Cosmic conservation: Why experts argue that parts of the solar system should remain untouched

Cosmic conservation: Why experts argue that parts of the solar system should remain untouched

It’s getting tighter in our atmosphere, the latest highlight being India’s Chandrayaan-3 successfully reaching the surface of the moon in mid-August while Russia’s Luna-25 spacecraft spun out of control and crashed on the moon. the week before. Meanwhile, NASA scientists are exploring alien rivers on Mars and Elon Musk continues to dream of building a Martian village.

While space missions have the potential to gather valuable information about the composition of other planets that can help us better understand our place in the universe, they also come with environmental costs. Tens of thousands of pieces of space debris, including discarded pieces of airplanes or debris, are now floating around the solar system. Startups are already looking at the moon and asteroids as potential sites for metal mining. And the failed Russian mission left a large 10 meter crater on the moon.

It’s only a matter of time before people start extracting resources in large quantities from space, and we need to protect part of our solar system as a desert before that happens, says Tony Milligan, Ph.D., a philosopher at King’s College London, who wrote a paper on this subject with Martin Elvis, Ph. .D., an astronomer at Harvard University.

“The idea that, ‘There’s an abundance of solar systems out there, there’s no need to worry about it,’ sounds like an American mistake again,” Milligan told Salon in a video call. “The one that said, ‘Yes, this is a big country, there won’t be any problems.’ But before you know it, there is a huge competition for resources and exponential growth becomes a big problem for everyone.”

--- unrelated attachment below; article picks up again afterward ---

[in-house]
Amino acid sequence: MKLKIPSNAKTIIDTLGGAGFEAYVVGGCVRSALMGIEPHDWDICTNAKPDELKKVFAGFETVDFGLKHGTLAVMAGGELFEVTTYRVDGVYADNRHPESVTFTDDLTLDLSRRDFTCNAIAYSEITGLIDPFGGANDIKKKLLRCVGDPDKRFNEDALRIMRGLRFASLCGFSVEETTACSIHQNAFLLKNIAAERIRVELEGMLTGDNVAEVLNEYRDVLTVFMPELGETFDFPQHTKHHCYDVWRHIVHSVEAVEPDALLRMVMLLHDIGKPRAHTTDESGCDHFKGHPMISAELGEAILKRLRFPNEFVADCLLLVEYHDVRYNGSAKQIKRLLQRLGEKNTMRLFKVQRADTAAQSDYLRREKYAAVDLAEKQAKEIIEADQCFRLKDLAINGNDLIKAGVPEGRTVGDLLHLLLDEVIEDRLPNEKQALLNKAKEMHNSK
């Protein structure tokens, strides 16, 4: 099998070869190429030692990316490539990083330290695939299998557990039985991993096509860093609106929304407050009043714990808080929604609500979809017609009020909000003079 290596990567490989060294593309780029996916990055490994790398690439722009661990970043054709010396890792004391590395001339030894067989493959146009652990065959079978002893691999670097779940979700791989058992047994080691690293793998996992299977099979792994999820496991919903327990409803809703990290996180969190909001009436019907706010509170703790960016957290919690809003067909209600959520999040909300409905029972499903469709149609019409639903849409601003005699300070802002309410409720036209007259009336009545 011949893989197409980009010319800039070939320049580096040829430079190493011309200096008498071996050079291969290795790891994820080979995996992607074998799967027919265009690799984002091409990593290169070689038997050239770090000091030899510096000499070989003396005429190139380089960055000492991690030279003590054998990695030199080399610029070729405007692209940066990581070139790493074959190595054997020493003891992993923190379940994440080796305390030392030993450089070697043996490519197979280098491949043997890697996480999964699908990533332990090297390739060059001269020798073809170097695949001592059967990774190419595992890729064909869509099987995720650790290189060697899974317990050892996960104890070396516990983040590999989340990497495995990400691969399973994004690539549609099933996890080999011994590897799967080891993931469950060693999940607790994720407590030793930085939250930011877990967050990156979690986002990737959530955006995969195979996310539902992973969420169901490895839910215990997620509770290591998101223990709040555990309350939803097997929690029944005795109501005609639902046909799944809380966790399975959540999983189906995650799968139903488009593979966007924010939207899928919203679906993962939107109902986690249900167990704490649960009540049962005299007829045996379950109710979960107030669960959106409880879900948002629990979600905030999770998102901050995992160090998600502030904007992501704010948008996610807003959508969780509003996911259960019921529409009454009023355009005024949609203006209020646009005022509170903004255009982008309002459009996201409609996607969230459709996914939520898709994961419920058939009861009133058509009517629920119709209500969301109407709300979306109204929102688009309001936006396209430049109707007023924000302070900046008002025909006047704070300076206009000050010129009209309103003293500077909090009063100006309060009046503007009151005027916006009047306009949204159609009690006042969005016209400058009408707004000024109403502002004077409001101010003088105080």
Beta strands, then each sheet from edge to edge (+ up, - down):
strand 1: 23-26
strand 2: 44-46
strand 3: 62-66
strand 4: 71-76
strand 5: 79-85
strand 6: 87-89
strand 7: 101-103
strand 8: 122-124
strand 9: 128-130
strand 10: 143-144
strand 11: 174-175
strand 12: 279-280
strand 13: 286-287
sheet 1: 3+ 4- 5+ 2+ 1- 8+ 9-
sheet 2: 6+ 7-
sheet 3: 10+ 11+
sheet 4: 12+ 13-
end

“The idea that, ‘There’s plenty of solar system out there, no need to worry about it,’ feels like an American mistake again.”

The Wilderness Act of 1964 defines a wilderness as “a place where the Earth and its community of life are undisturbed by man, where man himself is a nonresident visitor.” Indigenous peoples had already existed with the wilderness areas for a thousand years when the act was passed, but the heavy carbon footprint of colonization had greatly reduced the resources. The idea was to keep natural areas protected from pollution – untouched and pristine.

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In Earth’s forests, even small patches of wilderness can serve as important refuges for vulnerable wildlife, allowing the land to recover if neighboring habitats are disturbed. Anyone who has ever stood deep in the woods, where machines are blocked and cell service is non-existent, can tell you that there is value in this raw peace. One can only imagine the value of the tranquility that can be had when visiting an untouched planetary body in our solar system.

“When we come across something like the Blue Canyon [on Earth] … we want to protect it and the environment,” Milligan said. “Treating the moon and Mars as quarries is a limited idea.”